Kings guard Garrett Temple sees a familiar theme from some in his Twitter feed.
Why can’t he and other athletes just stick to playing sports? Why are they ruining fans’ escape from the real world by discussing politics and social injustice rather than posting selfies or talk of the new season.
It’s because for athletes, black athletes in particular, there is no simple escape from the issues away from competition. That President Donald Trump has advocated players who don’t stand during the national anthem lose their jobs hasn’t forced athletes to “stick to sports.”
If anything, it has caused them to say and do more. Many have taken to social media and around the NBA, several players used Media Day before the start of training camp to express their feelings about Trump and offer support to NFL players who were called out by the president as “sons of b------” for kneeling or sitting during the anthem.
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“At the end of the day, we’re human beings first before we’re athletes,” Temple said Monday. “It’s something that the thing that Colin Kaepernick kneeled for last year is something that affects all of us. And with our league as well as the NFL being majority black, I think it’s something that really affects us, hits home. For the president to say the things he said is obviously very unbecoming of a president.”
The Kings open training camp with practice Tuesday morning with sports and its intersection with society as prevalent as ever. The Golden State Warriors learned via Trump’s Twitter account they weren’t invited for the traditional White House visit afforded to championship teams, even though for months it was apparent the team wasn’t exactly looking forward to going.
Temple, who is also vice president of the National Basketball Players Association, said the response by NBA stars such as LeBron James and Chris Paul, along with the statement from Kings majority owner Vivek Ranadive, show the NBA “does not stand for intolerance” and is “inclusive.”
Temple, however, sees plenty of feedback from those on social media who do not want him or athletes talking about the issues of the day unless they relate directly to games.
“I think they’re lacking empathy for sure,” Temple said. “Not understanding the social injustices because it hasn’t hit home, they haven’t had to go through it. I think that’s the biggest thing.”
This is the second year in a row protests and social injustice were part of the discussion before the start of the season.
The Kings stood during the anthem and locked arms for their first preseason game last year, shortly after Kaepernick began taking a knee during the anthem. Kaepernick was protesting the killing of unarmed black men by police and seeking to bring attention to police brutality. The former 49ers quarterback remains unsigned after opting out of his contract in March.
Trump’s profane description of NFL players at a rally riday in Alabama sparked more talk around an already hot topic. Temple said he initially didn’t think the clip of Trump’s speech was real, perhaps an internet creation.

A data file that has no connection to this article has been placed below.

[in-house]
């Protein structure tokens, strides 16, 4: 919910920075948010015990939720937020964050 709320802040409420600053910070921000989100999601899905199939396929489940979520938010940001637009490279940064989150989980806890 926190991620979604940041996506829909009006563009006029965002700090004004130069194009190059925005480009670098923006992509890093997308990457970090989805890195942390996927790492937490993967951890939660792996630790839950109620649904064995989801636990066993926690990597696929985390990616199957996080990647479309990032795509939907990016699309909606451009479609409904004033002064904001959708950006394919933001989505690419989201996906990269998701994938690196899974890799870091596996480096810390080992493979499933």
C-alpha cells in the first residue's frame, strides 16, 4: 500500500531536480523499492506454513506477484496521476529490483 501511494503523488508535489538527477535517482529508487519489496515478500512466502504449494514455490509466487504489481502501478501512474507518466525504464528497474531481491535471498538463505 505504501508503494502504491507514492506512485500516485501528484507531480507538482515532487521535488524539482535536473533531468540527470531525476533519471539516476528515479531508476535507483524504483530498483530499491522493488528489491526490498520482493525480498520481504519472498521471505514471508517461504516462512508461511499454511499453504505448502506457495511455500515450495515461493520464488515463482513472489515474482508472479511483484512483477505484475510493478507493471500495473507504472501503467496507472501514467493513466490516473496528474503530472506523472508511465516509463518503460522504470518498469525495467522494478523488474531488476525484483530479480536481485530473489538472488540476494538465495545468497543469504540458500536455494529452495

“As bad as it sounds, he’s shown what kind of person he is, he’s shown his character since before we elected him president,” Temple said. “I’m really speechless that he’s the leader of the free world. Like (San Antonio coach) Gregg Popovich said, we’re a disappointment to the rest of the world right now.”
Temple said anything that would be done this season would be discussed as a team. The Kings’ first preseason game is Oct. 2 against the San Antonio Spurs at Golden 1 Center.
Kings coach Dave Joerger did not want to comment on the Warriors’ situation with Trump. It’s his job to keep players focused on playing while also understanding the political climate in the country and not making players feel like their voices aren’t heard.
“I think what’s positive in my role and the reason I really don’t want to comment on it is because I think what you talk about behind closed doors, I think there should be one voice (publicly),” Joerger said. “My No. 1 concern is our team and how our team goes about its business on a daily basis. So when we get to that point and things are done or said, hopefully it’s done with one voice in mind.”
Some players will choose to stay out of the chatter. Kings center Willie Cauley-Stein said he’d probably get in trouble if he said what was really on his mind.
“I just try to not put the president’s name in my mouth,” Cauley-Stein said.
Forward Zach Randolph didn’t like hearing Trump’s profane references to NFL players.
“It was disheartening for a leader,” Randolph said. “You’re not supposed to lead like that. It’s just sad.”
Temple said the work that comes after protest is important. The Kings hosted town halls .with law enforcement last season and continued community work, which Temple does not expect will change. He also expects athletes to work together to tackle social inequality.
“What action is going to follow?” Temple said. “And a lot of that is wondering when Colin Kaepernick will be on an NFL team. I think he’s one of the 60 best quarterbacks we have in the world, I don’t think there’s a reason he’s not on a team besides causing a media distraction. For the NFL, that was really big for them to come together after a lot of their guys were called SOBs by the leader of the free world.”